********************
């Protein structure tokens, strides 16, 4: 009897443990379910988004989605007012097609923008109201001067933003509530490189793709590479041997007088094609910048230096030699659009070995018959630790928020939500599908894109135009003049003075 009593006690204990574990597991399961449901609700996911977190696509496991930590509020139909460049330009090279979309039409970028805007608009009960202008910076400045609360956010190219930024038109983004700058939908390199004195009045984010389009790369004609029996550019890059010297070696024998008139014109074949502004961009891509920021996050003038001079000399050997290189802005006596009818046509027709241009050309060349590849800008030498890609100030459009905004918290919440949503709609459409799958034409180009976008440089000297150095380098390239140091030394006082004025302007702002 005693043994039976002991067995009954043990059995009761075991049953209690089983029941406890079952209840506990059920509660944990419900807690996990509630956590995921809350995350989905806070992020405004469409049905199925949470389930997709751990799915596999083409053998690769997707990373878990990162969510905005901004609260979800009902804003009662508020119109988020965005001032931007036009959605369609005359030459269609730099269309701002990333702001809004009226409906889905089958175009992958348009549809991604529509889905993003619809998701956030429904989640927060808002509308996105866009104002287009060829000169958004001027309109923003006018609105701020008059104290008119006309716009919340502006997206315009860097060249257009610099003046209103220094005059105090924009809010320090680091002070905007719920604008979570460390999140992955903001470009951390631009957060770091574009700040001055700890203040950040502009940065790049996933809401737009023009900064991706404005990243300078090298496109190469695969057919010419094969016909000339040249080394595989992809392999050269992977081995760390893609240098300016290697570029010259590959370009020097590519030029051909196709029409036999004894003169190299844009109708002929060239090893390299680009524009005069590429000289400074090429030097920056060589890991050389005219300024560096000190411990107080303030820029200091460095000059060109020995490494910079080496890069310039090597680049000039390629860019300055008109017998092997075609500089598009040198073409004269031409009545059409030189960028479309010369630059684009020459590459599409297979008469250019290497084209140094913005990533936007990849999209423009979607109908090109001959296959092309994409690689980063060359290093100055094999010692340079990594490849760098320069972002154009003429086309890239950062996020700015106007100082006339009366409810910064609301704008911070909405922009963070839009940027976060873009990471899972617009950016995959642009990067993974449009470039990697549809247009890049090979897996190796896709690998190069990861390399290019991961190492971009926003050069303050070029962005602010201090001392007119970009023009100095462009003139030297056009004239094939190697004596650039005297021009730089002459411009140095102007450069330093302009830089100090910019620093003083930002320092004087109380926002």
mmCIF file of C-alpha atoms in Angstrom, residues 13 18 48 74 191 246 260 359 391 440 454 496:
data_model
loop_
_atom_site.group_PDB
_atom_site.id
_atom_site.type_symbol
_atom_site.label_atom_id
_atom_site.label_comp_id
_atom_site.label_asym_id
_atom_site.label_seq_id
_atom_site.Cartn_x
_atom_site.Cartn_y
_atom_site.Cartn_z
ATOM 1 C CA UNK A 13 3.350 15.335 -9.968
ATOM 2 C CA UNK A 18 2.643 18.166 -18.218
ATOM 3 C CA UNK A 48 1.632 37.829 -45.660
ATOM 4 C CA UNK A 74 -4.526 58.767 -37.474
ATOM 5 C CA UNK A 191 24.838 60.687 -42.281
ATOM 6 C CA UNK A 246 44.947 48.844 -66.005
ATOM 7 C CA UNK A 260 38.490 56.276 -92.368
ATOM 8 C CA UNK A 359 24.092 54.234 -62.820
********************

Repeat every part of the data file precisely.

């Protein structure tokens, strides 16, 4: 009897443990379910988004989605007012097609923008109201001067933003509530490189793709590479041997007088094609910048230096030699659009070995018959630790928020939500599908894109135009003049003075 009593006690204990574990597991399961449901609700996911977190696509496991930590509020139909460049330009090279979309039409970028805007608009009960202008910076400045609360956010190219930024038109983004700058939908390199004195009045984010389009790369004609029996550019890059010297070696024998008139014109074949502004961009891509920021996050003038001079000399050997290189802005006596009818046509027709241009050309060349590849800008030498890609100030459009905004918290919440949503709609459409799958034409180009976008440089000297150095380098390239140091030394006082004025302007702002 005693043994039976002991067995009954043990059995009761075991049953209690089983029941406890079952209840506990059920509660944990419900807690996990509630956590995921809350995350989905806070992020405004469409049905199925949470389930997709751990799915596999083409053998690769997707990373878990990162969510905005901004609260979800009902804003009662508020119109988020965005001032931007036009959605369609005359030459269609730099269309701002990333702001809004009226409906889905089958175009992958348009549809991604529509889905993003619809998701956030429904989640927060808002509308996105866009104002287009060829000169958004001027309109923003006018609105701020008059104290008119006309716009919340502006997206315009860097060249257009610099003046209103220094005059105090924009809010320090680091002070905007719920604008979570460390999140992955903001470009951390631009957060770091574009700040001055700890203040950040502009940065790049996933809401737009023009900064991706404005990243300078090298496109190469695969057919010419094969016909000339040249080394595989992809392999050269992977081995760390893609240098300016290697570029010259590959370009020097590519030029051909196709029409036999004894003169190299844009109708002929060239090893390299680009524009005069590429000289400074090429030097920056060589890991050389005219300024560096000190411990107080303030820029200091460095000059060109020995490494910079080496890069310039090597680049000039390629860019300055008109017998092997075609500089598009040198073409004269031409009545059409030189960028479309010369630059684009020459590459599409297979008469250019290497084209140094913005990533936007990849999209423009979607109908090109001959296959092309994409690689980063060359290093100055094999010692340079990594490849760098320069972002154009003429086309890239950062996020700015106007100082006339009366409810910064609301704008911070909405922009963070839009940027976060873009990471899972617009950016995959642009990067993974449009470039990697549809247009890049090979897996190796896709690998190069990861390399290019991961190492971009926003050069303050070029962005602010201090001392007119970009023009100095462009003139030297056009004239094939190697004596650039005297021009730089002459411009140095102007450069330093302009830089100090910019620093003083930002320092004087109380926002």
mmCIF file of C-alpha atoms in Angstrom, residues 13 18 48 74 191 246 260 359 391 440 454 496:
data_model
loop_
_atom_site.group_PDB
_atom_site.id
_atom_site.type_symbol
_atom_site.label_atom_id
_atom_site.label_comp_id
_atom_site.label_asym_id
_atom_site.label_seq_id
_atom_site.Cartn_x
_atom_site.Cartn_y
_atom_site.Cartn_z
ATOM 1 C CA UNK A 13 3.350 15.335 -9.968
ATOM 2 C CA UNK A 18 2.643 18.166 -18.218
ATOM 3 C CA UNK A 48 1.632 37.829 -45.660
ATOM 4 C CA UNK A 74 -4.526 58.767 -37.474
ATOM 5 C CA UNK A 191 24.838 60.687 -42.281
ATOM 6 C CA UNK A 246 44.947 48.844 -66.005
ATOM 7 C CA UNK A 260 38.490 56.276 -92.368
ATOM 8 C CA UNK A 359 24.092 54.234 -62.820